When Lisa Brimmer reads her poems on stage, she doesn’t just speak the words, she grooves – rhythm and meaning intertwined, delivered in apparently effortless alto cadences, punctuated by the occasional staccato of syncopated wordplay. Her spoken word performance style is already so musical, when you hear her read against the sounds created by her collaborative jazz cohort, High Society, word and music fit seamlessly into a natural pairing.
Brimmer is young yet, just in her twenties, but she’s already an accomplished poet and playwright: she was named a Givens Foundation of African American Literature fellow in 2009 and a Many Voices fellow at the Playwrights’ Center in 2010. She’s also published her poems in various literary magazines and staged a few plays around town since graduating from college in 2008. Actually, though, she came to my notice less for her publications and play-writing than for her work in less traditional outlets that speak to her penchant for creative cross-pollination: projects undertaken with dancers, visual artists and most often, jazz musicians.
For her latest venture, the “collaborative jazz ensemble” High Society, she’s gathered some of the Twin Cities’ best improvisers for a series of shows around the cities this summer: Chris Bates on bass, Cory Grossman on cello, Evan Montgomery on guitar, Greg Schutte at the drums, and Pete Hennig on auxiliary percussion and banjo, as well as a rotation of other semi-regulars and guest performers.
What High Society is doing isn’t about setting poetry to musical accompaniment. The partnering this ensemble is after feels more organic, more entangled and much more dynamic. Go to a gig and just listen to the musicians and Brimmer playing off each other, hear the responsiveness between them. The byplay is conversational, fluid. The marriage of forms here brings to light the music inherent in Brimmer’s spoken word just as it points to the grammatical symmetries undergirding the musicians’ back-and-forth play. (You can hear High Society, as recorded during a live show earlier this summer and broadcast in July on KFAI, embedded above.)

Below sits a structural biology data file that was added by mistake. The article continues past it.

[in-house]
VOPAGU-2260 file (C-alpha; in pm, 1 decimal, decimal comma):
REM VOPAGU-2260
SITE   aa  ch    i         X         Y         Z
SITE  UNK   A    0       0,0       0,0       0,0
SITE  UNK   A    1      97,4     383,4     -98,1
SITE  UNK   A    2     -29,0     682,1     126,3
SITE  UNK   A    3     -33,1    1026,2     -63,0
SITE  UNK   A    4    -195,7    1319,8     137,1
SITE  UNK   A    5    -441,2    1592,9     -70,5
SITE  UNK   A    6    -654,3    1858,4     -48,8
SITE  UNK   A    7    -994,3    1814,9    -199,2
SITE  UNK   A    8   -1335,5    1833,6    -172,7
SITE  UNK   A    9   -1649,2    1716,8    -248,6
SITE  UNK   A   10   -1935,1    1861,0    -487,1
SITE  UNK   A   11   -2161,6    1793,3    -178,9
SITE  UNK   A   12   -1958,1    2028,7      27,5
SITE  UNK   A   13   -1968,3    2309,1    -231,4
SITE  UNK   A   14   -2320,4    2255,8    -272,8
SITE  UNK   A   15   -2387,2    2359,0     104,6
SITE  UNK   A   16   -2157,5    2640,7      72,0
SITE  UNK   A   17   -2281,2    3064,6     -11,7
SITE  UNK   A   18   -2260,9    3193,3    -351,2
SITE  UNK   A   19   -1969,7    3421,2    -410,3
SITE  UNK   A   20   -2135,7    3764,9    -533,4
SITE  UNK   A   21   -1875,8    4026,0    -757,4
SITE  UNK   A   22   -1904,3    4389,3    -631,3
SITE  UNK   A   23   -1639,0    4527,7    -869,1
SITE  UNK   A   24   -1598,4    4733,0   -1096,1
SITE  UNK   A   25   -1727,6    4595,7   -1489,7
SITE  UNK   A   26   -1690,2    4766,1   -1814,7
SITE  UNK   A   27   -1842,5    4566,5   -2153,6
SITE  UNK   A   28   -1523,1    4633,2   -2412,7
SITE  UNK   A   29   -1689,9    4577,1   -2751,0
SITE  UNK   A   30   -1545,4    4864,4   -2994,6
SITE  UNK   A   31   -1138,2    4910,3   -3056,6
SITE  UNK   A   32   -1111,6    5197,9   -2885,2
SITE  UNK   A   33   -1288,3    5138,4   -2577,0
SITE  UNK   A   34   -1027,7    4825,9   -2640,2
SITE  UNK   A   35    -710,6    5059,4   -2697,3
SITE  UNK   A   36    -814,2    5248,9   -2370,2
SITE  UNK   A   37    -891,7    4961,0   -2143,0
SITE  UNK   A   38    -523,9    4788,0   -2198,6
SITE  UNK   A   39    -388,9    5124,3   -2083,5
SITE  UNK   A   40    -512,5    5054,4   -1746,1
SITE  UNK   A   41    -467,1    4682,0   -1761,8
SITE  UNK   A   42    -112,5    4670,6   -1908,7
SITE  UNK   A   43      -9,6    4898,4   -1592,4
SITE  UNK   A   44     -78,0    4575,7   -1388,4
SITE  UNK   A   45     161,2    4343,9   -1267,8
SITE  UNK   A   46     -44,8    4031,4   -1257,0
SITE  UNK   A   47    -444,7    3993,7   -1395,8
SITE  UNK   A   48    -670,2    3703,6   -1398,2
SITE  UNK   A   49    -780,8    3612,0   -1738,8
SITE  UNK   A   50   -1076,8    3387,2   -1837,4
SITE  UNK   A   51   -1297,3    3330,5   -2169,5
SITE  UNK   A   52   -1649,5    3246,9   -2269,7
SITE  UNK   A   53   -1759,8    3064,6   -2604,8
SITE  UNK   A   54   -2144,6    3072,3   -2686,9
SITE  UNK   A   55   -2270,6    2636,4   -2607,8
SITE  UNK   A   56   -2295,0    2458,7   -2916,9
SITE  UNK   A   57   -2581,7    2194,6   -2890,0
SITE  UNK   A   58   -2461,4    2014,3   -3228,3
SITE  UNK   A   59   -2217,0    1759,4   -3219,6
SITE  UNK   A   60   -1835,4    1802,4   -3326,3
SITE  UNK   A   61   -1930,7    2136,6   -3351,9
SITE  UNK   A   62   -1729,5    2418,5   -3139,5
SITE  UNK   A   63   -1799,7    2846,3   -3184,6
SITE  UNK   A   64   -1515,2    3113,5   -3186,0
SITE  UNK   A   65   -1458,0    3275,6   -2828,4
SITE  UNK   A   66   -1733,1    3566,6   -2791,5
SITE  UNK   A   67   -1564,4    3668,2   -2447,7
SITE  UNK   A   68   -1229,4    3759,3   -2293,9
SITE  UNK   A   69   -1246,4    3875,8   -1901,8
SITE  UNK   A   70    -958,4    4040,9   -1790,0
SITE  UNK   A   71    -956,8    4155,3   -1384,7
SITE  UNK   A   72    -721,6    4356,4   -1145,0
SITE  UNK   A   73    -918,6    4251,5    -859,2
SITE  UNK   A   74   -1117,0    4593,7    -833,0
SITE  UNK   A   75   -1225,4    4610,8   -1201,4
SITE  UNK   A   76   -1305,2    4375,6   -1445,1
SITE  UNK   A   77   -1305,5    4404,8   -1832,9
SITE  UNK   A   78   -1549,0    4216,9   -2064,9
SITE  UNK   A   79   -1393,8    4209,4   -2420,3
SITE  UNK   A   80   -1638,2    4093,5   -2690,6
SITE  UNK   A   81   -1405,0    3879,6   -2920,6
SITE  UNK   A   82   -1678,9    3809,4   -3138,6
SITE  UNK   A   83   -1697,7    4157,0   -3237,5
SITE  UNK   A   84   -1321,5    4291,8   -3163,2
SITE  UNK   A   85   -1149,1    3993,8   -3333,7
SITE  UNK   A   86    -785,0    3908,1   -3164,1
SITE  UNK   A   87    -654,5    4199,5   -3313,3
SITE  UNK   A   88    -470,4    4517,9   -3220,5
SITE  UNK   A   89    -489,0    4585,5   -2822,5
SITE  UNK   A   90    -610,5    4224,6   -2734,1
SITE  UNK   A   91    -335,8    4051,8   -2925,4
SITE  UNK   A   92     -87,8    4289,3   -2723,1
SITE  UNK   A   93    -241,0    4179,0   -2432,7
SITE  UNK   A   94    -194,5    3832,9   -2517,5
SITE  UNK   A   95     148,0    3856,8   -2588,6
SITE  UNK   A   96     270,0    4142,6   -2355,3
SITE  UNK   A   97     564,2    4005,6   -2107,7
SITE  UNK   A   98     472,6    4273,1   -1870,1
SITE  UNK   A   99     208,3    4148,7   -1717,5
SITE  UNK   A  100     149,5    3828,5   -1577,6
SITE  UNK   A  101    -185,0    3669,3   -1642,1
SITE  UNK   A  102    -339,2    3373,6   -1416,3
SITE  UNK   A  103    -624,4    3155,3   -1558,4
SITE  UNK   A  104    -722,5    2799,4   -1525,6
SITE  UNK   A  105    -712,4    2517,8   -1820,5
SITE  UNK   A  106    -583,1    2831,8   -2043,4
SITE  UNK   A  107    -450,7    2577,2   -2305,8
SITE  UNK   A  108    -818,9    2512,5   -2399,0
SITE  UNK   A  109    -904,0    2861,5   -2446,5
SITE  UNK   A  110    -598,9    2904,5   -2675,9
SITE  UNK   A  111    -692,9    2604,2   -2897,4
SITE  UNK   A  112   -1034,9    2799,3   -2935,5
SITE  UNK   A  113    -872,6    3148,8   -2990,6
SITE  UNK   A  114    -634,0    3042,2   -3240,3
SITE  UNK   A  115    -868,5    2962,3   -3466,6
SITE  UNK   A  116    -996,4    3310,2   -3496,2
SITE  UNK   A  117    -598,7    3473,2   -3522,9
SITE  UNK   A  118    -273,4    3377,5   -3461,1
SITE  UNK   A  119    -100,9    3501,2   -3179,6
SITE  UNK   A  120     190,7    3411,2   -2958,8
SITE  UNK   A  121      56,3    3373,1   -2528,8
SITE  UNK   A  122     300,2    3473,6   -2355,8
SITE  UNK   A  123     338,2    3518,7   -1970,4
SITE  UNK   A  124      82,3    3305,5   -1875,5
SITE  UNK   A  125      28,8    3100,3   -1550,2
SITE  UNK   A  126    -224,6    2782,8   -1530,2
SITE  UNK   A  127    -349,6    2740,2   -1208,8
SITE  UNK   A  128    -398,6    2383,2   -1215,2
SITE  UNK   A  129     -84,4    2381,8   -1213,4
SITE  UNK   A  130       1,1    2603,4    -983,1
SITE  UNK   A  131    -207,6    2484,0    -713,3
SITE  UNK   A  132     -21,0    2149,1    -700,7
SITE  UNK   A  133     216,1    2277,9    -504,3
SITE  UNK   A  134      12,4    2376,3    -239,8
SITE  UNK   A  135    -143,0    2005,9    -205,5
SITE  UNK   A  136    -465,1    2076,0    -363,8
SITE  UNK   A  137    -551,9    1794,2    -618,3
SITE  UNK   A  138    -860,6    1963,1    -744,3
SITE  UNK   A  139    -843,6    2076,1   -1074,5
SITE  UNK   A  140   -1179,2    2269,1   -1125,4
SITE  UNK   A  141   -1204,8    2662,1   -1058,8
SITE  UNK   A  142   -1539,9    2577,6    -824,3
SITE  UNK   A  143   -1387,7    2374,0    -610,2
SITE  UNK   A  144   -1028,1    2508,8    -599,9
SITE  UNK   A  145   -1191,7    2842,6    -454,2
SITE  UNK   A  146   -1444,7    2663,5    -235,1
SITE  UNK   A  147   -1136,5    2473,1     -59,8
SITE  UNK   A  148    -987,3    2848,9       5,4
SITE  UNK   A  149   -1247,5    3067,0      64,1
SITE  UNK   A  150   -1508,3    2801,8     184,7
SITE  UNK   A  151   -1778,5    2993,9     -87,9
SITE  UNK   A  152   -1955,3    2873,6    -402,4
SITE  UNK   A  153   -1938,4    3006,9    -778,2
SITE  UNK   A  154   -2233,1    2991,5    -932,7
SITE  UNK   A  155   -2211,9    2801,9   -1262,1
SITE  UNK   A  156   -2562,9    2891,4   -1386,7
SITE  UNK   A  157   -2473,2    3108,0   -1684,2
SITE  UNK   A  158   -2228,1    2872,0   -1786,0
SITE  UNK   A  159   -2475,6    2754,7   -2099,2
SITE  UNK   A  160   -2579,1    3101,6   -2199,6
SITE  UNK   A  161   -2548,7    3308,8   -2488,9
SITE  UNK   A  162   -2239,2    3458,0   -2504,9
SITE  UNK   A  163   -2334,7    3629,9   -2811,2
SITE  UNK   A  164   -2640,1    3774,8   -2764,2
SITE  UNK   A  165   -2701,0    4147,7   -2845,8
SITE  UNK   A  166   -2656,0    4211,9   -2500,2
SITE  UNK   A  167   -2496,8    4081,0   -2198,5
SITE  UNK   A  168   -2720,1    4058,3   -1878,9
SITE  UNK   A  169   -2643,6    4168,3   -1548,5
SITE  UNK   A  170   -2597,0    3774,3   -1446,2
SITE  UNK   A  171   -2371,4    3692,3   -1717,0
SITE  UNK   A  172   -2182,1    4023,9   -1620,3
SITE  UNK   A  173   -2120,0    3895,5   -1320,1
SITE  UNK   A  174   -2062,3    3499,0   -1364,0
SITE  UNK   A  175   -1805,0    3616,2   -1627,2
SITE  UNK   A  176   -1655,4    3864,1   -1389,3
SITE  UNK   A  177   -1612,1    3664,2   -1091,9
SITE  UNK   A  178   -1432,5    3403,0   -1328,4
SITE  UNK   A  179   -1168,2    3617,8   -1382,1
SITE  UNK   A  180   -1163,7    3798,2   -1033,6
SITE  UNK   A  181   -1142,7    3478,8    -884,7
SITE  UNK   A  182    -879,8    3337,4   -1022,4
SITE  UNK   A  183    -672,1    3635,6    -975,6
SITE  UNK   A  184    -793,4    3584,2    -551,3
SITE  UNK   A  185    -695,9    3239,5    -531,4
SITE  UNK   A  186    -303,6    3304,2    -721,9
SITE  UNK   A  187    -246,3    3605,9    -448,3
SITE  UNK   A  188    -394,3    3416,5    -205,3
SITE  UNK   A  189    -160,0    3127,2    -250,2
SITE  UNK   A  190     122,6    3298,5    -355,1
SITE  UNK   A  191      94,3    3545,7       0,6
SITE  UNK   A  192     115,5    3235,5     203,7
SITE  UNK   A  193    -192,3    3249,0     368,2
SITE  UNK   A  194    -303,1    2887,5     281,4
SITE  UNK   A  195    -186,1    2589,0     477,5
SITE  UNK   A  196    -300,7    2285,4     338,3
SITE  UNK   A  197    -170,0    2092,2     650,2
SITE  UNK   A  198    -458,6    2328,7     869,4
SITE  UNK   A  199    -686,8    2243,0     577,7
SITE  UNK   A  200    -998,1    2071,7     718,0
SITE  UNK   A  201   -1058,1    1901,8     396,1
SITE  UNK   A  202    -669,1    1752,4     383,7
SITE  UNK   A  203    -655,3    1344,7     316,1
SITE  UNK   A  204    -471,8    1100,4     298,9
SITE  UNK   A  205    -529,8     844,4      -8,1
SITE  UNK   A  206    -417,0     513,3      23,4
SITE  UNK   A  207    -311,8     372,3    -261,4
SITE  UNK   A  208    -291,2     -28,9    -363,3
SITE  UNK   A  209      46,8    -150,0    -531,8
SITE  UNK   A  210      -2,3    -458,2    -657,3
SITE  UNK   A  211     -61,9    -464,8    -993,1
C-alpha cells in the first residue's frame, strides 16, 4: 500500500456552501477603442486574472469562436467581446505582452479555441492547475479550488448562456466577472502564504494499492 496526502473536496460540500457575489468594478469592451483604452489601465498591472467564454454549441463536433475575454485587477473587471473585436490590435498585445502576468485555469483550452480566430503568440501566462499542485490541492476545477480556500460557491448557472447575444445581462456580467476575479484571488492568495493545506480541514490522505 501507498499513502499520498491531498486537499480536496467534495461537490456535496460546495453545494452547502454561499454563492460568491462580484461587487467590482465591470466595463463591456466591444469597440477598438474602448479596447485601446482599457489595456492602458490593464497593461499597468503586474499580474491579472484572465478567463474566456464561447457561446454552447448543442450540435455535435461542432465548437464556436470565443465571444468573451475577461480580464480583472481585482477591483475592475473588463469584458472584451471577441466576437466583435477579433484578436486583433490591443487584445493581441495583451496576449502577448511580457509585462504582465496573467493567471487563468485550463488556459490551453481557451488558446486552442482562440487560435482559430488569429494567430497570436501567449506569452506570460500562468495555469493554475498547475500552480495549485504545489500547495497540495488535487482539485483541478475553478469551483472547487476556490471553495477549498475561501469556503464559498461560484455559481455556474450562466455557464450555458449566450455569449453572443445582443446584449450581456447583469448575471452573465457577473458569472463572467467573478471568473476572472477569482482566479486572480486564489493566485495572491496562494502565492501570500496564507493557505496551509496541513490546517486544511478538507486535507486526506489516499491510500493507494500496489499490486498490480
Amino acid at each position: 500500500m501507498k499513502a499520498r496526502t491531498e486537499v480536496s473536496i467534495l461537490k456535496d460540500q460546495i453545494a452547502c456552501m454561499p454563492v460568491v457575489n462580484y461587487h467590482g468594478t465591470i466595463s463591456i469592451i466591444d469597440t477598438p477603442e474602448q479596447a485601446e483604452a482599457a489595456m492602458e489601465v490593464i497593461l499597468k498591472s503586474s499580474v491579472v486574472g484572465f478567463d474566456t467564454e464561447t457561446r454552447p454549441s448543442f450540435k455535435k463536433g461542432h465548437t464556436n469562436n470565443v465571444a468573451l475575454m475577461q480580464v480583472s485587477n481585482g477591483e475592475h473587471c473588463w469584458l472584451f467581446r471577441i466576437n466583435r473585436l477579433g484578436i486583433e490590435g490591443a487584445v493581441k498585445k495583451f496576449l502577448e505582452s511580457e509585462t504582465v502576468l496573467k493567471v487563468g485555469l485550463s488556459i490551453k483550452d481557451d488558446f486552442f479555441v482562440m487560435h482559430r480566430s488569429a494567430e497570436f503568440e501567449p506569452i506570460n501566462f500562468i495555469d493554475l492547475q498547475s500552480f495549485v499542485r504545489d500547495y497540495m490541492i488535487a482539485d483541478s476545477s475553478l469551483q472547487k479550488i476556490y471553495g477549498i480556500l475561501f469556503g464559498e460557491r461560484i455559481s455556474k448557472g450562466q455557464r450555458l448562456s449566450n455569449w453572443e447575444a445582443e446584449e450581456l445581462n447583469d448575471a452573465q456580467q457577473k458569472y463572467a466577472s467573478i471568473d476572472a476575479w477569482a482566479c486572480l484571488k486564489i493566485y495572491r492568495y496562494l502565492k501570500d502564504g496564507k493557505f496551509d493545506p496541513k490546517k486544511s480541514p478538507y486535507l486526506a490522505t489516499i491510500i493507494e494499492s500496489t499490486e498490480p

This Wednesday night, they’re adding a prominent visual artist, Ta-coumba Aiken, to the mix for a “one-time art installation” they’ve dubbed “Aesthetic Static,” combining improvised music, a batch of all-new poems from Brimmer and live drawing throughout the evening by Aiken. This week’s live show will be recorded for an upcoming broadcast on KBEM’s “Saint Paul Live” series.
In her blog, Brimmer describes her new pieces for the show this way: “The poems I intend to present are going to be triangulating beauty: as a myth, as a goal, as an object, as a tragedy, as a matter of the political/media/monster … [as] a rare thing.” In addition to the usual ensemble of performers mentioned above, this configuration of High Society will also feature Illicit Sextet’s Steve Kenny on trumpet.
“Aesthetic Static” by the collaborative jazz ensemble High Society will offer new poems by Lisa Brimmer and visual art, drawn live all night, by Ta-coumba Aiken; and improvisational music by Chris Bates (bass), Cory Grossman (cello), Pete Hennig (banjo, aux perc.), Steve Kenny (trumpet), Evan Montgomery (guitar) and Greg Schutte (drums). The show runs Wednesday, August 22, from 8-10 pm at Black Dog Coffee and Wine Bar in Lowertown, St. Paul, on the corner of 4th and Broadway. The performance will be recorded for KBEM’s “Saint Paul Live” radio series. For more information, visit blackdogstpaul.com/events/news-310.shtml.